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Odd Words–Daughters of Domestics Edition October 17, 2011

Posted by The Typist in books, literature, New Orleans, novel, Odd Words, Poetry, Toulouse Street.
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I omitted this from last Thursday’s column (my apologies) so I’m giving it a post of it’s own. Tonight (Monday, Oct. 17) Xavier University will host Daughters of Domestics: Poets and Academics Respond to The Help, the recent novel and film cataloging the experience of Black domestics in the 20th Century South. Featured poets will be Asali DeVan Ecclesiastes, Kysha Brown Robinson and Kelly Harris-DeBerry. The academic panelists include Professor Theresa M. Davis, Dr. Denese Shervington and Dr. Brenda Edgerton-Webster. The moderator will be Dr. Kimberly J. Chandler.

Looking at the first few of over 43,000 reviews of the novel that inspired the recent film it is clear the book and movie had stirred up a great deal of controversy. Sorting to the one-start reviews I am told the book is insipid, that the characters (particularly the African American women are cliche-leaking stereotypes. One reviewer suggests the book was written to make white people feel better about themselves and claims that explains its best seller status. I think this particular reader comment of her experience with the book sums up the dialect problem: “Law, I never see such God awfa talk in a book. The end came when I say she be def as a doe-nob.” (Whoever said don’t write in dialect, go look that person up and take there advice. Outside of Roddy Doyle’s Irish brogue I can’t much stand it myself.

The five star reviews don’t offer much expository explanation, mostly Oprah Book of the Month Club gushing. It’s notable how many of them listened to the audiobook instead. I don’t have time today to explore over 117,000 five star reviews to except to find the book wildly popular with people across genders and races. It has clearly struck a cord.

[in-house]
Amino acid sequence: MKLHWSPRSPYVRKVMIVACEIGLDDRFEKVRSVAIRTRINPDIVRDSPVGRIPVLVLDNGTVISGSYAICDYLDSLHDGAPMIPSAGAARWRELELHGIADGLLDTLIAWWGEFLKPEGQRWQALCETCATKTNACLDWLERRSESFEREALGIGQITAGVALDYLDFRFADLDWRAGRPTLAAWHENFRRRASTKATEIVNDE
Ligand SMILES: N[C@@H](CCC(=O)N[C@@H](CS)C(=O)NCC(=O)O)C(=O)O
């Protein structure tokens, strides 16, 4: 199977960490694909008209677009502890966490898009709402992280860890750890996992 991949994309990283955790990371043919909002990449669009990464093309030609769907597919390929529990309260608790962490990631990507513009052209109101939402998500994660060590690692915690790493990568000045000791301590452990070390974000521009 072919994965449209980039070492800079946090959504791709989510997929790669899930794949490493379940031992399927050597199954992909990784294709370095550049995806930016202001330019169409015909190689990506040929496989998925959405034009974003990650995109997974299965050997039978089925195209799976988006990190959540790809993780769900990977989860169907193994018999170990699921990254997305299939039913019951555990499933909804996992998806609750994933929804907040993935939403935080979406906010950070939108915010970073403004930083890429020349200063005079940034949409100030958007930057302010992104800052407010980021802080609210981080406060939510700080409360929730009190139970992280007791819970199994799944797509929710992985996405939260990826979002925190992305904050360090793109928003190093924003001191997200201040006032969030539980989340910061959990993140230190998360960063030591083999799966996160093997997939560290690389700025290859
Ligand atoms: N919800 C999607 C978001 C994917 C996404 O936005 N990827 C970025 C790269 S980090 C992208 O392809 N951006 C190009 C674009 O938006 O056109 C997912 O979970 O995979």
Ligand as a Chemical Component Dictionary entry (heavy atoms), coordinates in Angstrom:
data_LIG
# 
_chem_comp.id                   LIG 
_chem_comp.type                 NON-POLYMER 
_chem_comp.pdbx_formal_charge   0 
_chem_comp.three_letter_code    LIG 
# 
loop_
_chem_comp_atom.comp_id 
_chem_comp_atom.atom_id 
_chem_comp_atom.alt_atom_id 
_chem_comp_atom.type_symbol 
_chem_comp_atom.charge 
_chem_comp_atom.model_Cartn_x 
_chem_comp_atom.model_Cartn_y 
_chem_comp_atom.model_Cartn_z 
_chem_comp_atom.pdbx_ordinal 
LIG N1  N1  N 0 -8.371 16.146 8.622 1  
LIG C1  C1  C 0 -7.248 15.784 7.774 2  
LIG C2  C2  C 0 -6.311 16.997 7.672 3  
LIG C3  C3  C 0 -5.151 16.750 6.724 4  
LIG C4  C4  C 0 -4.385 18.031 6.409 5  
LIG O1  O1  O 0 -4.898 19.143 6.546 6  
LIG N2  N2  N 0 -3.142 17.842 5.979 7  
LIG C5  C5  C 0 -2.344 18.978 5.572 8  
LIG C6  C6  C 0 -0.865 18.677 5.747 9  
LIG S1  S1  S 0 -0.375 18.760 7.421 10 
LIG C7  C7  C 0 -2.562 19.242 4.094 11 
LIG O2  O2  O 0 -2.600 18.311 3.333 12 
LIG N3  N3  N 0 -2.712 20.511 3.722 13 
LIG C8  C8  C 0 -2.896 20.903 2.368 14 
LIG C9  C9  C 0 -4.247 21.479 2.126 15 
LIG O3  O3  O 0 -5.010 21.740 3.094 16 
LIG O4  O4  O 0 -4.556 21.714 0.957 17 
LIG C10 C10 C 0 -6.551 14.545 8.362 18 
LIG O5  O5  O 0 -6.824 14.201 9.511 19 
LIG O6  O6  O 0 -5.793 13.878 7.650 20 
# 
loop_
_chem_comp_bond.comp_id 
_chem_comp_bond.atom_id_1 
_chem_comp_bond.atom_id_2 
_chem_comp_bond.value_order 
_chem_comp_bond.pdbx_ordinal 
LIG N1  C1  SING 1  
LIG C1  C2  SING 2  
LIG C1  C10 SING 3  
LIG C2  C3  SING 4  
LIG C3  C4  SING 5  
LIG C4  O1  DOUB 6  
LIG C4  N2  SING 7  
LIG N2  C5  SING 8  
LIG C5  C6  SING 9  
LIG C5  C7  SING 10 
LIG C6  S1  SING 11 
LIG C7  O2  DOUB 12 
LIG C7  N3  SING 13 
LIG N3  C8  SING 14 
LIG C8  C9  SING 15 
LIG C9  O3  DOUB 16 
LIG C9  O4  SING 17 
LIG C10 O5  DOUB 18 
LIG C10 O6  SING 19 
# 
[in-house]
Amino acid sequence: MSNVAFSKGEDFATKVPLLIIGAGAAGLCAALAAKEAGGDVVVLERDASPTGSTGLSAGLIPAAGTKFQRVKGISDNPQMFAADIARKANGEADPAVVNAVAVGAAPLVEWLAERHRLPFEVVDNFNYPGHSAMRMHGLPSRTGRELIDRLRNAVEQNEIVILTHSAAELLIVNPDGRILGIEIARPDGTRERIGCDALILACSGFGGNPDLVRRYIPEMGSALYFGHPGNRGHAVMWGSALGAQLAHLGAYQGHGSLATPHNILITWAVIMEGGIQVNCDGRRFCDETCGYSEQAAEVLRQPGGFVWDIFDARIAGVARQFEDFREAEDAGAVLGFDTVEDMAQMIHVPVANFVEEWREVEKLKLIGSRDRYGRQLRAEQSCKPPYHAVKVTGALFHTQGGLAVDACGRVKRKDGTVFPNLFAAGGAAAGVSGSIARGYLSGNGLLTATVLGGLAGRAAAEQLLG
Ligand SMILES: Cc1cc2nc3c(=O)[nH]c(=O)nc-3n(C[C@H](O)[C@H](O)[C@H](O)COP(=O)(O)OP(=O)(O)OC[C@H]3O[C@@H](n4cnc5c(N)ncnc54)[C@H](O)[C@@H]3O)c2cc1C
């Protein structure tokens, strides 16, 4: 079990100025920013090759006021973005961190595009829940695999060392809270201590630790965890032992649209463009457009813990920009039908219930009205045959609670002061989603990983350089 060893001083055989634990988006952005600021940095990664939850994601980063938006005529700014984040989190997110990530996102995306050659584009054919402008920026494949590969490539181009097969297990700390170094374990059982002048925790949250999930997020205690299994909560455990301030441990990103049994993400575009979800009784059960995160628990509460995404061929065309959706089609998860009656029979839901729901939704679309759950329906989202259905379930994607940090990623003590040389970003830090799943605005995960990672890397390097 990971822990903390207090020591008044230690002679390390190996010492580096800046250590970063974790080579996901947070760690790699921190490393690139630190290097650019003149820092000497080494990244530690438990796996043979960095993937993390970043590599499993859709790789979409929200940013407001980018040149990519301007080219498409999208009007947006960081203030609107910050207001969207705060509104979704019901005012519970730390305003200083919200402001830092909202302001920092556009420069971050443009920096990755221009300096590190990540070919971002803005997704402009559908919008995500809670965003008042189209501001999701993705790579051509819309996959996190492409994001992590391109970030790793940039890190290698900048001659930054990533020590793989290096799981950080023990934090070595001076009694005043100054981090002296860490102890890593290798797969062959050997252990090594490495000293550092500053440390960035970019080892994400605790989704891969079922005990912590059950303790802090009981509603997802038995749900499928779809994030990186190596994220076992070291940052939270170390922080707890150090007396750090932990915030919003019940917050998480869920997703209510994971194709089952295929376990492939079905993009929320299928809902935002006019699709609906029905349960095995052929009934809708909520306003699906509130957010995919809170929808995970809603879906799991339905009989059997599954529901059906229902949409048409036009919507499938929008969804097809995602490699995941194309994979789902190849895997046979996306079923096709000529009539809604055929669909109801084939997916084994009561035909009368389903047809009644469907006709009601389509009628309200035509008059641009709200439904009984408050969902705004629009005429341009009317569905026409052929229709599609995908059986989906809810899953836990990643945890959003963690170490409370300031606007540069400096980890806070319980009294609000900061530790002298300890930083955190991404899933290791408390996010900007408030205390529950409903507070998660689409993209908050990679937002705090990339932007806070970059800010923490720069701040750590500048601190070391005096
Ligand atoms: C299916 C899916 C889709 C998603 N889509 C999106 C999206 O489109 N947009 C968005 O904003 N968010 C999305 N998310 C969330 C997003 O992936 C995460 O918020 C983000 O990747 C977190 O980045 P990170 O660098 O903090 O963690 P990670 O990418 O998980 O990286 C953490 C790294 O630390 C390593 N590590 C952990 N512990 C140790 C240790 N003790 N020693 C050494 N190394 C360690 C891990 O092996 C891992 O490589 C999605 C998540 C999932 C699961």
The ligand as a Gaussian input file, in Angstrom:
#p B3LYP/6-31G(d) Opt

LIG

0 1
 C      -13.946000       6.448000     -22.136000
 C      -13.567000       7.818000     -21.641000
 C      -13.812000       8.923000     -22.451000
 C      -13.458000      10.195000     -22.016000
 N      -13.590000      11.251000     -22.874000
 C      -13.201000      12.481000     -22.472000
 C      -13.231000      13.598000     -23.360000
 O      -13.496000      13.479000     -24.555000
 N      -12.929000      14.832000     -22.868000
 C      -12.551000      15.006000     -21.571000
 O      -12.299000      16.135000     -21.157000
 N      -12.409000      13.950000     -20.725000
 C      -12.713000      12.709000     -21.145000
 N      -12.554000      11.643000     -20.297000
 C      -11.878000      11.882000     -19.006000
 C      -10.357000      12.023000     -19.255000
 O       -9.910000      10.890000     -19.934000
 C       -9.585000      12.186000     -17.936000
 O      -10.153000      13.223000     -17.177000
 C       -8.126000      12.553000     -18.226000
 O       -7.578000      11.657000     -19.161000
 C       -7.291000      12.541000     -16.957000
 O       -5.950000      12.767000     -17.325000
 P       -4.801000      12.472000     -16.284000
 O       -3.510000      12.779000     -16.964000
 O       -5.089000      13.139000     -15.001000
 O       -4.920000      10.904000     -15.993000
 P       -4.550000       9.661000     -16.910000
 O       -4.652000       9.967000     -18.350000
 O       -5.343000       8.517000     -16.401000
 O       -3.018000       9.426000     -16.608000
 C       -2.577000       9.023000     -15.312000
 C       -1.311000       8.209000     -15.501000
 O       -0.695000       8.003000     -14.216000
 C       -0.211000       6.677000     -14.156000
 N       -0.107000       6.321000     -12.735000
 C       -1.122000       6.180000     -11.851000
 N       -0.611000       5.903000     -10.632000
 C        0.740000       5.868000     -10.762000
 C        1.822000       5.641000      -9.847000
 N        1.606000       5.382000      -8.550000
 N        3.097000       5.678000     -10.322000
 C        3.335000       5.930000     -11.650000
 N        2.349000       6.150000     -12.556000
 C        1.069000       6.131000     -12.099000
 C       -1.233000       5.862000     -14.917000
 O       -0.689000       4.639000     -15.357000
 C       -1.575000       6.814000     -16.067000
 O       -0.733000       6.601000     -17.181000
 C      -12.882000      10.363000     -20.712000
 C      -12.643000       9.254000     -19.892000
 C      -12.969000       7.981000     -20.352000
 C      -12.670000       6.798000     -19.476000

Many of the complaints of the bad reviews were about the gall of a young white woman, born in 1969 and too late to have any real experience of what she writes about, taking on the voices of the Black domestics. Frankly, there are probably very few writers who could do true justice to a mix of domestics and their housewife employers and truly get deep inside the heads of both well.

My own feeling: I am very tempted to attend this one. I grew up in New Orleans in the 1960s, and a fixture of my life was Sylvia (I don’t to this day remember her last name), who I am told particularly raised me–particularly as an infant and very small child–and whom I mostly remember ironing my father’s shirts before the soap operas, the shaker bottle of water one used back them to help get the wrinkles out. I remember she was invited to my sisters’ weddings, but not the receptions. I recall she lived in Iberville because I rode with my mother once or twice to give her a ride home, rather than ride the Lake Vista NOPSI bus line. I often road that bus home from school, and at that time of day it was an exchange of a cargo of Catholic school kids for the domestics who stood at every corner, many in the starched white uniform of the time.